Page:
So where does this leave us? Well, we know that significant health inequalities exist (I gather life expectancies have the largest range by district in both London and Glasgow), that there are good grounds for suggesting a North-South divide exists (Danny Dorling’s work suggests it begins North of Lincoln, South of Grimsby) and that assuming people make rational, individual choices is not going to lead to good policy.

My own view is that we need to try and remember a little compassion, and to stop thinking of people who engage in a range of practices that are harming their health (be they obesity, or drinking, or smoking or whatever else) not as idiots, or as fools, but as a sign that we (as a society) are going wrong.

How is it that there are, literally walls of cheap booze available in our supermarkets, and that every time I go to the counter in some shops I’m offered massive slabs of chocolate at discount prices? Why do we celebrate drunkenness and regard it as normal in our city centres on a weekend? Why are our emergency health services over-run with people who have drunk to excess on Friday and Saturday nights? What are we doing that makes this everyday, not the exception? Why do we castigate the poor as irresponsible spongers when our society grows ever less socially mobile? Why do we tolerate social mobility declining at the same time as the rich grow richer?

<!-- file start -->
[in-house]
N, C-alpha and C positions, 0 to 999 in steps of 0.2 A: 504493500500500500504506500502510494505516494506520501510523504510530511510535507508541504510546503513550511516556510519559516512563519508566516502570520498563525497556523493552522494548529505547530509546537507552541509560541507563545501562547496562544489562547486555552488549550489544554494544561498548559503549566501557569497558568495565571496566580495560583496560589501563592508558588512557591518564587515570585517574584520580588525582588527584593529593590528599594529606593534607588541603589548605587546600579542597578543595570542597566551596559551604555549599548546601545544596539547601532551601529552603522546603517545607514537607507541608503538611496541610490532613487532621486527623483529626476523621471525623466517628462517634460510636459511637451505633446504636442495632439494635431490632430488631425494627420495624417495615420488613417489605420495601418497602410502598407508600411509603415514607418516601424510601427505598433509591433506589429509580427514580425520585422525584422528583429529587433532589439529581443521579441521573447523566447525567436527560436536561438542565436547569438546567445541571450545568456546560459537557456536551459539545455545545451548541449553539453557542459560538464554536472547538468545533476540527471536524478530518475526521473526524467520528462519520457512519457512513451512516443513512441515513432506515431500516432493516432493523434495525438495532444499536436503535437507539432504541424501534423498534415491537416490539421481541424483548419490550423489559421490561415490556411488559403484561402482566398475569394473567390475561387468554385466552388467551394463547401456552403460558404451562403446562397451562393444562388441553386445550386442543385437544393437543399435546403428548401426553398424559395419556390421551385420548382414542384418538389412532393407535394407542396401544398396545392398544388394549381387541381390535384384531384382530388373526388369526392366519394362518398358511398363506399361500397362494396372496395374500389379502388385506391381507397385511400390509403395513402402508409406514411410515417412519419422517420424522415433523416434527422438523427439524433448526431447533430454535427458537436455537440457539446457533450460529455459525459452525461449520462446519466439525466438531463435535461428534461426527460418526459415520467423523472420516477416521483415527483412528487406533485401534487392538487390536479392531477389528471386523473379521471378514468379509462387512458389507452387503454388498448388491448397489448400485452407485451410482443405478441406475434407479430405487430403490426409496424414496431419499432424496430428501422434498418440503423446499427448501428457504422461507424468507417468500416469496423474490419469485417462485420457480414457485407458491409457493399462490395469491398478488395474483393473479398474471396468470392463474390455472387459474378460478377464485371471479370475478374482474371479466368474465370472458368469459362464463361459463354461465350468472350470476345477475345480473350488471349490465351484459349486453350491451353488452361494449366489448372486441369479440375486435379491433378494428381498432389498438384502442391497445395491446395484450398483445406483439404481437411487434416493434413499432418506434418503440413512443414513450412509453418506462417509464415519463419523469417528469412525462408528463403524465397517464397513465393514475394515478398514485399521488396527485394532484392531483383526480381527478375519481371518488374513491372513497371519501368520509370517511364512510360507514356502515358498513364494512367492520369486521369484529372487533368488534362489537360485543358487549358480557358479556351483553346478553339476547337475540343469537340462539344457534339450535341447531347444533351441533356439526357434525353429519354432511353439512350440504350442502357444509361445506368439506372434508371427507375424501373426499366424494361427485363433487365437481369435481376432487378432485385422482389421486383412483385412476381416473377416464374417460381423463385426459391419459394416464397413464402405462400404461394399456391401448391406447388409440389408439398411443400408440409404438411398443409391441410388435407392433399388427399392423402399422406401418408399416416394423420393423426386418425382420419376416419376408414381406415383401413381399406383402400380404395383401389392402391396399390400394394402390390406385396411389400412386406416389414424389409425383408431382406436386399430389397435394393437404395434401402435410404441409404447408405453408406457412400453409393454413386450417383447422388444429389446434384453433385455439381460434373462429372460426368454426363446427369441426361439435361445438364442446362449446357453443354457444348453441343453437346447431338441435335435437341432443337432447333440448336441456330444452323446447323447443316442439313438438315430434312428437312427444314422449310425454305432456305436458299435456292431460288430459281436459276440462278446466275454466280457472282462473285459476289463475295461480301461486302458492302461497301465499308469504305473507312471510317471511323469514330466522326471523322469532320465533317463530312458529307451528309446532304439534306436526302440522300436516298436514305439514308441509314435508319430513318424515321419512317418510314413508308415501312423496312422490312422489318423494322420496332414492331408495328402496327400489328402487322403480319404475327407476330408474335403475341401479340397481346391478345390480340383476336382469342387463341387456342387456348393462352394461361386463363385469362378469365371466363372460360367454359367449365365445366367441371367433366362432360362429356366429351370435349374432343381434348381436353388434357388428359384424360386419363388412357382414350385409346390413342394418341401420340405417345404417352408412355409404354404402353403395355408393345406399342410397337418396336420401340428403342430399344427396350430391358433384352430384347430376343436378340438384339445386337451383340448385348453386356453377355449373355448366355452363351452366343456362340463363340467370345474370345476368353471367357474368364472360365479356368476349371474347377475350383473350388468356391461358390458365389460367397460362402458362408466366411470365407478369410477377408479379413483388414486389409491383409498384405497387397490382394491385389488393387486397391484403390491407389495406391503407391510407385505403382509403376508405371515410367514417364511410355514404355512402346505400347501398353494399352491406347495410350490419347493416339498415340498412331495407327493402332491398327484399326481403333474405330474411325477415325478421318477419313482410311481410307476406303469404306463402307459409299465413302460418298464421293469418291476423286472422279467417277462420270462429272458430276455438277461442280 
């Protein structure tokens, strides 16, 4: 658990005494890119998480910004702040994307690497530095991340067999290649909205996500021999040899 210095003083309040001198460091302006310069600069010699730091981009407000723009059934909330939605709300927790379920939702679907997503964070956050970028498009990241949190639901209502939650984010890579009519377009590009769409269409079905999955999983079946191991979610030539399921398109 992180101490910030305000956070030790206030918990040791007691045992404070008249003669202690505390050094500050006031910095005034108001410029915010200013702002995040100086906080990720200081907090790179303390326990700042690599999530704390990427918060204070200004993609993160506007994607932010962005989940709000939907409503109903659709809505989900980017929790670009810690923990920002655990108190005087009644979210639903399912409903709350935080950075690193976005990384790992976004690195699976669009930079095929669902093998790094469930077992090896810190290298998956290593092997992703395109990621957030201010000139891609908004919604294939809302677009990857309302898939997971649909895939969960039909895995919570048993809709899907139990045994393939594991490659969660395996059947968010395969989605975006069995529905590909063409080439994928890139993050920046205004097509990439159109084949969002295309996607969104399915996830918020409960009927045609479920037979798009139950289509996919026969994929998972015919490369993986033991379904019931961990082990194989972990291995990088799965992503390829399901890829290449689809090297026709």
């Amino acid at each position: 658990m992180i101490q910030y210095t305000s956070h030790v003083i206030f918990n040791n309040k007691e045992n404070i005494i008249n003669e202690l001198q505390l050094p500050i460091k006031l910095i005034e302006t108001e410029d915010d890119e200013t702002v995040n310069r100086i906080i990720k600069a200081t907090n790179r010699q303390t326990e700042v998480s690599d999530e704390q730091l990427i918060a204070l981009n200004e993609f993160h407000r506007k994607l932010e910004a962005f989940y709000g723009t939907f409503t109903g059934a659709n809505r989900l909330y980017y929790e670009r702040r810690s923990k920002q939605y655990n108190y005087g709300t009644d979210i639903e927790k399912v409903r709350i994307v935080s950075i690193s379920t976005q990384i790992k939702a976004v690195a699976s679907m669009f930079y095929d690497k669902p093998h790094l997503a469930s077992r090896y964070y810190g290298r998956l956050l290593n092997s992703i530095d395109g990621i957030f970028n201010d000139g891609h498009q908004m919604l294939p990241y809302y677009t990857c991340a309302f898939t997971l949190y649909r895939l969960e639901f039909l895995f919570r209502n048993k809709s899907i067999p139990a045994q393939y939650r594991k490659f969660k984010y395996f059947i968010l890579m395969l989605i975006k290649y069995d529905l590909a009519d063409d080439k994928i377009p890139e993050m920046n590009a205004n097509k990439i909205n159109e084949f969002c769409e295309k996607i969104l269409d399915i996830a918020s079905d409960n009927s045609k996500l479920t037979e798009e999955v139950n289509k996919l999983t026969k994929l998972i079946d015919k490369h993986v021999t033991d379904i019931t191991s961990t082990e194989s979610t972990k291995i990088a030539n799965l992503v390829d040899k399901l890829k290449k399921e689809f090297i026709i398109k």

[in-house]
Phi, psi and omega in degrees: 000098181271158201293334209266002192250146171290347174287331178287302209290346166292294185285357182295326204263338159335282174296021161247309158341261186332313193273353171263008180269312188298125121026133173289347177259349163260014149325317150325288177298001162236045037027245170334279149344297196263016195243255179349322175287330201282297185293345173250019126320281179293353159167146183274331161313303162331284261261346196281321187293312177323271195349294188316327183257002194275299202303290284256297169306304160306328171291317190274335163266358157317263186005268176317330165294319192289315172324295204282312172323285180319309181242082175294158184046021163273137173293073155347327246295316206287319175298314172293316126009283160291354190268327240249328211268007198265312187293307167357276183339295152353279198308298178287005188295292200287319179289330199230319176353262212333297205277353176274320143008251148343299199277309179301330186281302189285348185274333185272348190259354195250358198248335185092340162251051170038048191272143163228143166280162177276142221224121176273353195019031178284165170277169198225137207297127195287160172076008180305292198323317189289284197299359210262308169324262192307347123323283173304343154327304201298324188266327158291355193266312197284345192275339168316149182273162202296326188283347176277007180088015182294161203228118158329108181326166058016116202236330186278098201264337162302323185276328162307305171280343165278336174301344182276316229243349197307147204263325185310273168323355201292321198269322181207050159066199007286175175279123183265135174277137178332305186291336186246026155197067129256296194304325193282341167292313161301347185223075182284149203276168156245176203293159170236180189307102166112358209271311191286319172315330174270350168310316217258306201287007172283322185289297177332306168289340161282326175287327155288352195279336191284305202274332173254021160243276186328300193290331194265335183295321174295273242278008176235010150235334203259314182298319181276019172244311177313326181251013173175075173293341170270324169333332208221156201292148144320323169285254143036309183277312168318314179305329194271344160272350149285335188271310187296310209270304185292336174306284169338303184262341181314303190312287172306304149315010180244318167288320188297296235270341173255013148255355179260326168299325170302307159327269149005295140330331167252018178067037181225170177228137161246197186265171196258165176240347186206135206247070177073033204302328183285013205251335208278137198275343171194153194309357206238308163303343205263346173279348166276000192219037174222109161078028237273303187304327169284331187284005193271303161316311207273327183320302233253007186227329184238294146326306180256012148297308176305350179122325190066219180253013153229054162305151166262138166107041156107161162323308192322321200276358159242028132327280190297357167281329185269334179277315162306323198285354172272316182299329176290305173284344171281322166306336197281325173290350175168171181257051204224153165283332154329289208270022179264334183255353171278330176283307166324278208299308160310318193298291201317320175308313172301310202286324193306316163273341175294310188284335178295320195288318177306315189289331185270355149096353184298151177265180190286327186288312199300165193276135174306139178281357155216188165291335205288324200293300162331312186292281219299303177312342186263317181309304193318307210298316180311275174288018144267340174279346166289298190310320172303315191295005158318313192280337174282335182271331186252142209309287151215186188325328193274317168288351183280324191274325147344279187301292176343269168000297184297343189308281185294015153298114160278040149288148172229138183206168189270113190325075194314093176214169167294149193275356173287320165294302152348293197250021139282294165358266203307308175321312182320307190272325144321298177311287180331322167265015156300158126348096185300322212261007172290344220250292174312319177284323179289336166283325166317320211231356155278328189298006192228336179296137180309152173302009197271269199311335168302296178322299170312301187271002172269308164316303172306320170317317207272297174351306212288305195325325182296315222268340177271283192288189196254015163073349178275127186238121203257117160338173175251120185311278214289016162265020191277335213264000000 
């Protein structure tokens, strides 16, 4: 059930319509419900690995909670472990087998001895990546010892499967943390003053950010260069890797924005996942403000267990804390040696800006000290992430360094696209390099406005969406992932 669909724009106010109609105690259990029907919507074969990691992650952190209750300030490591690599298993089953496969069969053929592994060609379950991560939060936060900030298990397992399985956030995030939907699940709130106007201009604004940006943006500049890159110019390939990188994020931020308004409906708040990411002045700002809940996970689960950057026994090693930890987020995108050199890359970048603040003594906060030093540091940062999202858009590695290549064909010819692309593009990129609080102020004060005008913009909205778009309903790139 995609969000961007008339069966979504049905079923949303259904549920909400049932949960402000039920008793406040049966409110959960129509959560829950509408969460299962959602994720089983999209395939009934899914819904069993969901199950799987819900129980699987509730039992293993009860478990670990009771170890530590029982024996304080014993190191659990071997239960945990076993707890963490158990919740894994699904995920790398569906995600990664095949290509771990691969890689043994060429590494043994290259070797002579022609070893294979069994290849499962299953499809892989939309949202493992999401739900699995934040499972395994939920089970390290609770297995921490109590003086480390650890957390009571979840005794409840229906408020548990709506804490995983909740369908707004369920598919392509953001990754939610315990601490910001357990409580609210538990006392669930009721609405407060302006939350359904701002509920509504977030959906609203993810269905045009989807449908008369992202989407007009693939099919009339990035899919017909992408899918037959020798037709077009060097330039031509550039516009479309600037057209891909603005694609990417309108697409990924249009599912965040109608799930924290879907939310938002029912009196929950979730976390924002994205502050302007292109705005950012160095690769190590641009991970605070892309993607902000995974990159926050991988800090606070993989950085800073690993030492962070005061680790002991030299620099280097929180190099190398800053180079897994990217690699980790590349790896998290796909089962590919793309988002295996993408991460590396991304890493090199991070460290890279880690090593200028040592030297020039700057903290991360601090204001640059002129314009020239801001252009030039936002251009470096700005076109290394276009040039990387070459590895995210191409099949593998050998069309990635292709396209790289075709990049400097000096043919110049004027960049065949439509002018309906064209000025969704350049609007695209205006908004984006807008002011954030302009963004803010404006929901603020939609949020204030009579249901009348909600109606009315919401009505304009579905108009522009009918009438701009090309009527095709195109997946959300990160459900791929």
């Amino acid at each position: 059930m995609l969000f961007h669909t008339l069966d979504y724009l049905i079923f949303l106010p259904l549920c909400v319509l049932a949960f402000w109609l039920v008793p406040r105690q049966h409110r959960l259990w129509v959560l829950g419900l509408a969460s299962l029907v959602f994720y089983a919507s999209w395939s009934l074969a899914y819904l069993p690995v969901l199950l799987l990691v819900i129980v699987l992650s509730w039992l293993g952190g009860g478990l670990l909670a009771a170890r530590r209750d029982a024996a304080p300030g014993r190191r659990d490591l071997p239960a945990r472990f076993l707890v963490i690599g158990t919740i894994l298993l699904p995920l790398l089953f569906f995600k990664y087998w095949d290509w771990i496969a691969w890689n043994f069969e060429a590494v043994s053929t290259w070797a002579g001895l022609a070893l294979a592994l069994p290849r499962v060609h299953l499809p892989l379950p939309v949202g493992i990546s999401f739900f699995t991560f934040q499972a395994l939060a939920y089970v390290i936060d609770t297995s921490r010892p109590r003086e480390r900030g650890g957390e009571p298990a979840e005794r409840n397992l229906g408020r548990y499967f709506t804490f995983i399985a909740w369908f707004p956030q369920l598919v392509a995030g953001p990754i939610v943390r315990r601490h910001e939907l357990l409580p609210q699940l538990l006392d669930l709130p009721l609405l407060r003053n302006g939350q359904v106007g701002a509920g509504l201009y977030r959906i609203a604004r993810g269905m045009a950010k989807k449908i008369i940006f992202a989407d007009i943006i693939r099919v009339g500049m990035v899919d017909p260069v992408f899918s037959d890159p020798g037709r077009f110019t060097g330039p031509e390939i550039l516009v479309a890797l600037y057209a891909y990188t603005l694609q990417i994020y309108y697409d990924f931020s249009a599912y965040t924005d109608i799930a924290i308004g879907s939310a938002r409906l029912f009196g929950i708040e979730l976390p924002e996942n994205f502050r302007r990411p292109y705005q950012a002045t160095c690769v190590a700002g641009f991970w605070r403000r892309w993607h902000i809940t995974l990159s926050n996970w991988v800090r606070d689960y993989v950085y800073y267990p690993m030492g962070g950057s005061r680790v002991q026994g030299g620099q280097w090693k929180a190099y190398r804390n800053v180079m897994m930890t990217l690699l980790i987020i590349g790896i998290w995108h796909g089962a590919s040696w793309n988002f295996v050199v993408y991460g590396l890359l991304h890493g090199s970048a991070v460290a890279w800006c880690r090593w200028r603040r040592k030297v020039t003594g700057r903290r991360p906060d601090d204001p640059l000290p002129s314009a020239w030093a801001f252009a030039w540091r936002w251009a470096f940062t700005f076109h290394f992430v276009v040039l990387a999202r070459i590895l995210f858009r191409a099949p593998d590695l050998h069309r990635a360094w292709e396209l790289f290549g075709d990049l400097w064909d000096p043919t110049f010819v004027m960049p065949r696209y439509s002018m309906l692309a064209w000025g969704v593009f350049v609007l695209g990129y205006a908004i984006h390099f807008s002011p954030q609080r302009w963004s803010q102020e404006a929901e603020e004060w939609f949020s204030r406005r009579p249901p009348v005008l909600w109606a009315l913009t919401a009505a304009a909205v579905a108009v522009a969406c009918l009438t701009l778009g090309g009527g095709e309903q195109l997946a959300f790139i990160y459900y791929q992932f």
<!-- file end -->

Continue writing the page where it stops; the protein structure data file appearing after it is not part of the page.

We need to think again about health inequalities, and about the way we talk about them. We need, in the language of Annemarie Mol, a logic of care. This isn’t just about sympathy and empathy, although those are clearly important. It’s about saying (and meaning it) that we are ‘in this together’, and agreeing what we need to change things better for all of us. And then doing something about it.

Liberal ideas about choices and people are all about ‘me’. But we’ll never deal with health inequalities that way – we need ‘me’ to make society work, even if it doesn’t really reflect what we know about the way our brains and minds work. To deal with health inequalities we need to deal with ‘we’, not ‘me’. We need to start caring about them, and about each other. We need to challenge lazy assumptions by policymakers, and start engaging with one another about some of the behaviours that harm us and individuals, and harm others along with way. That is really caring.